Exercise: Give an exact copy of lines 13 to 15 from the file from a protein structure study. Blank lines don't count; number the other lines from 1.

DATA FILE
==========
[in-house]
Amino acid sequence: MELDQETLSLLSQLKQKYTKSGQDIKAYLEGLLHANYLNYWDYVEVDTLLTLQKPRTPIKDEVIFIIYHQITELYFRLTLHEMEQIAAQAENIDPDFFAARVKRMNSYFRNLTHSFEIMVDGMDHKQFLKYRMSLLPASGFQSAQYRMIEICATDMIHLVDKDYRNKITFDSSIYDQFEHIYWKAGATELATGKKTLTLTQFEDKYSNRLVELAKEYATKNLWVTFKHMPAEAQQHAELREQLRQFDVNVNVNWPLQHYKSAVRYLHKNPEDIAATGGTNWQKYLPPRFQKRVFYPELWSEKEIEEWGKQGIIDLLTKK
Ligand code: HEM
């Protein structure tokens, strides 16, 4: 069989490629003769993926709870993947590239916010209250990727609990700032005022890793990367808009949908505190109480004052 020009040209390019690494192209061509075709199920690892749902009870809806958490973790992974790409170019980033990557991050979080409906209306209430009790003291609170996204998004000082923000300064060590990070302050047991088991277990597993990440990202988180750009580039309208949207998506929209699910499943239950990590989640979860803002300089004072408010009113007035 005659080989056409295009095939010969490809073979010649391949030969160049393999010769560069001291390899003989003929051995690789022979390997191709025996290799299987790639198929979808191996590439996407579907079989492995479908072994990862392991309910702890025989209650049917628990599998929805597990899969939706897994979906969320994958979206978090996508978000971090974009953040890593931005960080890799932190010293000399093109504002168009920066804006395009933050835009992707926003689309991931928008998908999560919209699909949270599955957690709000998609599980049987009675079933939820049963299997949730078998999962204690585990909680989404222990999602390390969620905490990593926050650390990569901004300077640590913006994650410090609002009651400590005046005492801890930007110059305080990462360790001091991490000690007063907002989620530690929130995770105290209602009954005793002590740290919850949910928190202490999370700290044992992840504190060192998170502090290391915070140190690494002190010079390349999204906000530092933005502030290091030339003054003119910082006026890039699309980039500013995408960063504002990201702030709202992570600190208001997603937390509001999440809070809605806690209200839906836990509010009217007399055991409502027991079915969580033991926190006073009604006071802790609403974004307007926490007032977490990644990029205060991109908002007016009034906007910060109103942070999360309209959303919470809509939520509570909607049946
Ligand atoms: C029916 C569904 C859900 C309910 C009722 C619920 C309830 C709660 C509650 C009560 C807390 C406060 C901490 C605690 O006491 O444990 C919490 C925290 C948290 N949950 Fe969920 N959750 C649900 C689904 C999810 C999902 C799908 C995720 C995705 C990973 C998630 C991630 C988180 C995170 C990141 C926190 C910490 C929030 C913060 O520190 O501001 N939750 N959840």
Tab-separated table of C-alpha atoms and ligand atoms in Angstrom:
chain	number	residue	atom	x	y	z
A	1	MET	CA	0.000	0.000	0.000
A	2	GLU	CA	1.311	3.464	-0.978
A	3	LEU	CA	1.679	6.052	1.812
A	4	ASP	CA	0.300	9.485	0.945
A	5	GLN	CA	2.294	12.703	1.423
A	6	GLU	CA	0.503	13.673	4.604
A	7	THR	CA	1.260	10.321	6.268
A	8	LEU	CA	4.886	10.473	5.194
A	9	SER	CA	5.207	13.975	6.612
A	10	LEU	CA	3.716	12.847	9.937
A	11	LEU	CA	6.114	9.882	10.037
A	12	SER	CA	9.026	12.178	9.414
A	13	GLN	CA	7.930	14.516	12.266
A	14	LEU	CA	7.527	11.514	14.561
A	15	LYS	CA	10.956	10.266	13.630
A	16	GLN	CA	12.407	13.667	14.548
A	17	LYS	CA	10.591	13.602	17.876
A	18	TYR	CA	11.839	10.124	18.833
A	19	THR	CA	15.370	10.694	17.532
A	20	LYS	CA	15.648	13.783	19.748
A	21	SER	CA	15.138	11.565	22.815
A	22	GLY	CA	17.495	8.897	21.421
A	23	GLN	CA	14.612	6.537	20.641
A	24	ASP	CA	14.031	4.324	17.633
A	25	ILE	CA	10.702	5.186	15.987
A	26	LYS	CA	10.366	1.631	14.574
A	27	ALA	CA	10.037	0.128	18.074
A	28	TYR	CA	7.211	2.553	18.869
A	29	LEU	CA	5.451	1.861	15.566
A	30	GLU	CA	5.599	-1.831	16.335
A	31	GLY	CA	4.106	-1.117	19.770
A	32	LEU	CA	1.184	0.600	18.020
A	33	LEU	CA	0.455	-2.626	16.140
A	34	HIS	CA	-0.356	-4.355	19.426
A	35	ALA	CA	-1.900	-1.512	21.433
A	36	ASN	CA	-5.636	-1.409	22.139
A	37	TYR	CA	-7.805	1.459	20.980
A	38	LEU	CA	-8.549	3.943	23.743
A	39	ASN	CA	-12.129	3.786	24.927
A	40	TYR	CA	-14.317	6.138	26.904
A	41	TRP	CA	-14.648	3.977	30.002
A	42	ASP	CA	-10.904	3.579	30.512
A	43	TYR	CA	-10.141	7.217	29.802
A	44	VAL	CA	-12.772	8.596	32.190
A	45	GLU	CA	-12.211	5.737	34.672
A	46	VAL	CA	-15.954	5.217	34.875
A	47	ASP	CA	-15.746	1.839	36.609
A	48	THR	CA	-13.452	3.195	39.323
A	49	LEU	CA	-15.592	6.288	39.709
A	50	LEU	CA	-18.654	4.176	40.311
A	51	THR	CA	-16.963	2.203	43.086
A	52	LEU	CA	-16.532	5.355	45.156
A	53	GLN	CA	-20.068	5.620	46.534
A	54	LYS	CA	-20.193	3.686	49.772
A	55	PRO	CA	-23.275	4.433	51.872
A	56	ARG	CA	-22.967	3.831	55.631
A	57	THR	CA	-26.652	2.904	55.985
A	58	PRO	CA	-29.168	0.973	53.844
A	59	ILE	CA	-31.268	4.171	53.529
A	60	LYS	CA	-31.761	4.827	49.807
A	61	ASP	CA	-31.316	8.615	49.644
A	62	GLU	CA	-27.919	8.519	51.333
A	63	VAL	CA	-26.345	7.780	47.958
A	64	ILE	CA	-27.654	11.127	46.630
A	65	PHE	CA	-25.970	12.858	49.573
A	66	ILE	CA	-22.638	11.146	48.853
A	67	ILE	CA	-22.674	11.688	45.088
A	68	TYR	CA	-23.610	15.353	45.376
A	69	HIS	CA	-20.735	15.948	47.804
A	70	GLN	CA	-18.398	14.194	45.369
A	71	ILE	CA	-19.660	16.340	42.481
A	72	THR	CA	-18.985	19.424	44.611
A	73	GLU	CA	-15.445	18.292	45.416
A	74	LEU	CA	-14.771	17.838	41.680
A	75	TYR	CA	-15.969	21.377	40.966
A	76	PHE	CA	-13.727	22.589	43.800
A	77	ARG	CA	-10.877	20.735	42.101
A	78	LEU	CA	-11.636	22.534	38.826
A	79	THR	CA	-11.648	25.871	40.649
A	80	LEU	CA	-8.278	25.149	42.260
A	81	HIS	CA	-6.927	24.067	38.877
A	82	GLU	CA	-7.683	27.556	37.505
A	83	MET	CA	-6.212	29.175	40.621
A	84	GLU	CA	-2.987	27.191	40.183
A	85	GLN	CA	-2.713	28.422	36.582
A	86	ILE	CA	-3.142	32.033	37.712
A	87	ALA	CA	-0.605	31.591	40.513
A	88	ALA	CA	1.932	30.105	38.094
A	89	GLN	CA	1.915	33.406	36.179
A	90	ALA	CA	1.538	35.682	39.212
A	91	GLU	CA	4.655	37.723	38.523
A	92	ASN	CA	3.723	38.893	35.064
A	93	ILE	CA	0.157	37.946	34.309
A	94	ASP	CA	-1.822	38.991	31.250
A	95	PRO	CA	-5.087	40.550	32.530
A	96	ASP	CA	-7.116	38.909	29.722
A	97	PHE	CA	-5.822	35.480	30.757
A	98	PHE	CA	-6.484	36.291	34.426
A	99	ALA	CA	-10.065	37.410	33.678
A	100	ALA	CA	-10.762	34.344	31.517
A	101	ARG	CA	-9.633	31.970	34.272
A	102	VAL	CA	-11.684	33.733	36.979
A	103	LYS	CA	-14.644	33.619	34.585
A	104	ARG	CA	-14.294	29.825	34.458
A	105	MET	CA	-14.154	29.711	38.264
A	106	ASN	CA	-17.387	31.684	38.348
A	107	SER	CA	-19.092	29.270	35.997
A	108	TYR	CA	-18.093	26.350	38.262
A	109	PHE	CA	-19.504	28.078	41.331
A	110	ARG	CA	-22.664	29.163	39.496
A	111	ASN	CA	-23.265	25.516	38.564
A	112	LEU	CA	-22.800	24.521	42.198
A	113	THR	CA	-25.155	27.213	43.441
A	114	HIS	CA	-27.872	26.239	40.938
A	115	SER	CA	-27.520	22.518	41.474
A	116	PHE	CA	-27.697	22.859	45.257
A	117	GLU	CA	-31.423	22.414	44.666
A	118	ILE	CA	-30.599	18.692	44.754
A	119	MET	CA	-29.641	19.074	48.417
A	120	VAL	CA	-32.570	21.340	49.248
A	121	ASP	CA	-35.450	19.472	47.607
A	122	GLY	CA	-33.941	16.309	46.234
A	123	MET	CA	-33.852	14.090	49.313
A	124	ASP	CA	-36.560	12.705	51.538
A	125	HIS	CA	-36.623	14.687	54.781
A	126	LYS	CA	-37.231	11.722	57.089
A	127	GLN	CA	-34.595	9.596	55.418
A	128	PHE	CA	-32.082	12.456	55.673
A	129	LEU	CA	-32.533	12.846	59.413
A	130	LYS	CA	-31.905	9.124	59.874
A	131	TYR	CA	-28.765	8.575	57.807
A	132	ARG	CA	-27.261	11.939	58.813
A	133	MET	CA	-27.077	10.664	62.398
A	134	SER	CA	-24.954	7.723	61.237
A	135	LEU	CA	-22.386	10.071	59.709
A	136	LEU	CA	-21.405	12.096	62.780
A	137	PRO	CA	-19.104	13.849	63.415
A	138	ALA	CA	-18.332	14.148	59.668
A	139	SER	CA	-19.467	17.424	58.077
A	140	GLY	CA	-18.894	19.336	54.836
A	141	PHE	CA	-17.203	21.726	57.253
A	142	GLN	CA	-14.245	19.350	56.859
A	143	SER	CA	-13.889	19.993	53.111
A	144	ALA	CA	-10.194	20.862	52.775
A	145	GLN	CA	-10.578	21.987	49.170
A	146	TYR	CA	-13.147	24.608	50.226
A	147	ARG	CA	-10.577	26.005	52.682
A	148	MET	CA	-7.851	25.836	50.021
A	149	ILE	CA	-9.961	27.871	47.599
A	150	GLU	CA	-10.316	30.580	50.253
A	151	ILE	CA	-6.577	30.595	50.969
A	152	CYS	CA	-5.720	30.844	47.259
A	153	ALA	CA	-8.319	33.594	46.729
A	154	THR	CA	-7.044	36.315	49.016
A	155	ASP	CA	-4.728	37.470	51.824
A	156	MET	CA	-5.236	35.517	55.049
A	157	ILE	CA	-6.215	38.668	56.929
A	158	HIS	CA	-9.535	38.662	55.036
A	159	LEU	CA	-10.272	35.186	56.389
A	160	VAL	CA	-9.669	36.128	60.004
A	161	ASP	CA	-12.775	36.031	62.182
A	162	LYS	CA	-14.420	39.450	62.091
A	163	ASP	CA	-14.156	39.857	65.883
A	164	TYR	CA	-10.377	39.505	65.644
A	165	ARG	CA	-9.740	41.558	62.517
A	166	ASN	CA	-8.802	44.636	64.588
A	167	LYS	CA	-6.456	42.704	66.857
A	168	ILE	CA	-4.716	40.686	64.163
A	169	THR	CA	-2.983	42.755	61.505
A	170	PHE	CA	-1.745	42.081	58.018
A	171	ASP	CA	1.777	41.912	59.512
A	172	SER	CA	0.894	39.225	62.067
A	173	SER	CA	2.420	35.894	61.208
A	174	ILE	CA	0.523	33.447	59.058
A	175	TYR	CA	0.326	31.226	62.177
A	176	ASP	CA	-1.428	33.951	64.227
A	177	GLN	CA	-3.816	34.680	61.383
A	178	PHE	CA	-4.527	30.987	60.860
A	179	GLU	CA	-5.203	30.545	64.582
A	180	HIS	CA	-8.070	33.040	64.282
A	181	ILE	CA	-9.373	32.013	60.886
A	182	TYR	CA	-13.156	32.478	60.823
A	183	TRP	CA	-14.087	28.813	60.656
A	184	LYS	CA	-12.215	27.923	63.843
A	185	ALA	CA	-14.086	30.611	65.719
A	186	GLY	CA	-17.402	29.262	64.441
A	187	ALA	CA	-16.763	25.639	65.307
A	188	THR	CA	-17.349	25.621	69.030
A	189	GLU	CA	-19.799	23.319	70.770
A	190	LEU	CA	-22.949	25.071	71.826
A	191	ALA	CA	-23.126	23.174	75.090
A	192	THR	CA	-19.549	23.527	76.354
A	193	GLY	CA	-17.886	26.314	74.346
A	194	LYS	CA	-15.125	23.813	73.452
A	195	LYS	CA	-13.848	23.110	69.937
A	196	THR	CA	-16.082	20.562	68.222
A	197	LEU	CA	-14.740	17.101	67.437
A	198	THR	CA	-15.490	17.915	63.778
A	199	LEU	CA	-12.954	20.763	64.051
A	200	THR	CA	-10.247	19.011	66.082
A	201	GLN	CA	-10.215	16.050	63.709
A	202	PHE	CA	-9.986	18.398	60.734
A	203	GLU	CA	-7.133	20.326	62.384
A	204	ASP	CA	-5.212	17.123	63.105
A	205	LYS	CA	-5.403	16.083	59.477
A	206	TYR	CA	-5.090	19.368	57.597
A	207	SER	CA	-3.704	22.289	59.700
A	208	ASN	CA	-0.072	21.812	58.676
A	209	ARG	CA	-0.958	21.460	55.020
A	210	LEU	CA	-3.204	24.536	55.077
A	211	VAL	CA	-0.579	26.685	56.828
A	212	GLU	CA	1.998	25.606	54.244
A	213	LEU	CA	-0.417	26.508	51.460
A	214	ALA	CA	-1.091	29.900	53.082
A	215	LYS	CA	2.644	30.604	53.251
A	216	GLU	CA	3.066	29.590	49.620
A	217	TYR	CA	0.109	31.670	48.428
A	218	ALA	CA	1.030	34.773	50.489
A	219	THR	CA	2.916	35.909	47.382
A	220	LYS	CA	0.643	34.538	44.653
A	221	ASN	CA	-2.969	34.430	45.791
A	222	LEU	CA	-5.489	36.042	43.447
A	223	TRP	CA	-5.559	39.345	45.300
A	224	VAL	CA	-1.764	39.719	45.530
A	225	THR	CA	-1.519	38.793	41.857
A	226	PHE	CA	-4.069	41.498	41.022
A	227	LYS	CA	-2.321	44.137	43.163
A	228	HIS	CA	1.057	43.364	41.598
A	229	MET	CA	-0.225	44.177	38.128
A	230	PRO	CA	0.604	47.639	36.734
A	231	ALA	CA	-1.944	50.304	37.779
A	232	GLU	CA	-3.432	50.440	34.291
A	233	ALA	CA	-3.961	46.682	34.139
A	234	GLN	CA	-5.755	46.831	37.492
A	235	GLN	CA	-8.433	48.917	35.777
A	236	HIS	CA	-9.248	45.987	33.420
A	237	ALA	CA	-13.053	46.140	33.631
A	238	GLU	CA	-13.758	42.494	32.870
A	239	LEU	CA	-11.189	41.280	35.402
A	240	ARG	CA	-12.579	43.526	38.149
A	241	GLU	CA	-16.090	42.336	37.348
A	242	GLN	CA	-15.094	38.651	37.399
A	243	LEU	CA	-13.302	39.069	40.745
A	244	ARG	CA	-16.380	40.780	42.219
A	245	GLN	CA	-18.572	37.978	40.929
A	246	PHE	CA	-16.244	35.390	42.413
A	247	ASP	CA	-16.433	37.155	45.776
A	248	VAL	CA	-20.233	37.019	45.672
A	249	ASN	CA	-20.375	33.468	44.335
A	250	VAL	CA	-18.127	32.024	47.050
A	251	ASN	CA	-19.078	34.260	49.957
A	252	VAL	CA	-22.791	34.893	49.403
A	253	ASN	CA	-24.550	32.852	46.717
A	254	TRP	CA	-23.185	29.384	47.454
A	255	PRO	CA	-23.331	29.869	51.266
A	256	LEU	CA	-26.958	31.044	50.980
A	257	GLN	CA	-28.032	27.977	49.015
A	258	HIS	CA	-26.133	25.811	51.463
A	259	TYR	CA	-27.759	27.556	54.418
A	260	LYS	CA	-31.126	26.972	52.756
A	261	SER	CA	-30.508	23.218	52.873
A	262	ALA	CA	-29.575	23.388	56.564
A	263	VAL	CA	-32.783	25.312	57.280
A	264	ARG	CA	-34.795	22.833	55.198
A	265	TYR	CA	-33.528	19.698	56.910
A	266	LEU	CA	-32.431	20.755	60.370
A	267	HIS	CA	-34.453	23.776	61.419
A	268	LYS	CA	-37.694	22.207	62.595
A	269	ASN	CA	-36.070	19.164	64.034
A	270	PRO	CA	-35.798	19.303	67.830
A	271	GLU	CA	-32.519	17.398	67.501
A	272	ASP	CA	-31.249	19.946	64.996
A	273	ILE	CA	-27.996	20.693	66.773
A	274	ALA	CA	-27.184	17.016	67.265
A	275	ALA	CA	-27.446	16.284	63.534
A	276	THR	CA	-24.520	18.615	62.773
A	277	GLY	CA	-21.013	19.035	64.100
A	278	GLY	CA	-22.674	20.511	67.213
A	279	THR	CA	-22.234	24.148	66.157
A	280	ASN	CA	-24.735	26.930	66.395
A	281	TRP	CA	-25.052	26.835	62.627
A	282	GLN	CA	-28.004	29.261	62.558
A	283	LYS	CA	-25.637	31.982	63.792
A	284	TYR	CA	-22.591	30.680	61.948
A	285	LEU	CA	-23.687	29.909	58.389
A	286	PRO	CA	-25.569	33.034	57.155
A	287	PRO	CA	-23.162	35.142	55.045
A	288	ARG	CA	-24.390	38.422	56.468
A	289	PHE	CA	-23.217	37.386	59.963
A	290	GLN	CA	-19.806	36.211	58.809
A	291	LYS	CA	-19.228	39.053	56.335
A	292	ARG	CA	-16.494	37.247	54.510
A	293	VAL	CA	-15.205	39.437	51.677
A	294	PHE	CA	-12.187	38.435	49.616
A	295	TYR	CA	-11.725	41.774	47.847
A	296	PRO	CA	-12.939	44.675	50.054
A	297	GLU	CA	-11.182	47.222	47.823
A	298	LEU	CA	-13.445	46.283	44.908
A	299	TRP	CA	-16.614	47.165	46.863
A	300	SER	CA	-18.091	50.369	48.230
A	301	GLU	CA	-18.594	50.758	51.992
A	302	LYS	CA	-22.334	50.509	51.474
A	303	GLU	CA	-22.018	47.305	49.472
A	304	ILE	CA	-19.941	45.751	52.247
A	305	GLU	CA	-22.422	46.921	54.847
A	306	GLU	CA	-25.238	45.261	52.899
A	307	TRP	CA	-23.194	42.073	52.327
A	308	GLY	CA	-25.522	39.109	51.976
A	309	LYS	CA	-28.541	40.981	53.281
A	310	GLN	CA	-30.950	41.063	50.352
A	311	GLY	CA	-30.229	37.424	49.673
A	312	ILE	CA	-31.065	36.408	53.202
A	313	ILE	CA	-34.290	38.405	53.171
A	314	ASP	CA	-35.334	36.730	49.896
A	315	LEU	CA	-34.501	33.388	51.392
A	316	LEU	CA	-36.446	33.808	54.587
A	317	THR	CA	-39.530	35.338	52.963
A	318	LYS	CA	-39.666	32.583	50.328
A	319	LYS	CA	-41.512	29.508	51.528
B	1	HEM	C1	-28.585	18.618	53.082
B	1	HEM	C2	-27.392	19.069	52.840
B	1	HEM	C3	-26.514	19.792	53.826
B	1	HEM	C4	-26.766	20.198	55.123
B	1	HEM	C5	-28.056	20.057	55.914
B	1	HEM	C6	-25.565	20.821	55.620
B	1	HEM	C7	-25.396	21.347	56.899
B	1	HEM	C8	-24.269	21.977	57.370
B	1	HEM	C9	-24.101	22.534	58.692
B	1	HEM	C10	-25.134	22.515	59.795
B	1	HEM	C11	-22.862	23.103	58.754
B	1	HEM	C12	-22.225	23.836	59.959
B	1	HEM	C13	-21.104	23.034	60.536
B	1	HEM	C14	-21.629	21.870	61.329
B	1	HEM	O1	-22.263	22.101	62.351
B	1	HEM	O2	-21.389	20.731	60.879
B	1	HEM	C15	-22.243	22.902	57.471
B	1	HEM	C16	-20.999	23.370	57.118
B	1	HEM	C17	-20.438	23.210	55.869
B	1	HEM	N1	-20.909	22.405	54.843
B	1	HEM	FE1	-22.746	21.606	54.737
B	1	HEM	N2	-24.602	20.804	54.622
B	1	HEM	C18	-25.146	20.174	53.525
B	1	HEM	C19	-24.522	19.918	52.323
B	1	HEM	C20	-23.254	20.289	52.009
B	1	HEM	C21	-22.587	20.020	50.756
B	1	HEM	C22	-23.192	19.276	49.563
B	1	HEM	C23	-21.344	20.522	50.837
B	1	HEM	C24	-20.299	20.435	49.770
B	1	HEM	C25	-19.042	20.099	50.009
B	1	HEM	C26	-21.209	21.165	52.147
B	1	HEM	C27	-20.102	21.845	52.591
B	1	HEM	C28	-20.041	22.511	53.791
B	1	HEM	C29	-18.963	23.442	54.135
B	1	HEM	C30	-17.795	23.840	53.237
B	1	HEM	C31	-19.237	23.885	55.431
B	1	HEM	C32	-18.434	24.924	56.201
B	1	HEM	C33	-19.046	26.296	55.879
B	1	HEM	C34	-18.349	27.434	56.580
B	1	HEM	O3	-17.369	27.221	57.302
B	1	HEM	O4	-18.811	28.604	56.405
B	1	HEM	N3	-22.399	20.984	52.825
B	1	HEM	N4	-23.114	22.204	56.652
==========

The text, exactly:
A	6	GLU	CA	0.503	13.673	4.604
A	7	THR	CA	1.260	10.321	6.268
A	8	LEU	CA	4.886	10.473	5.194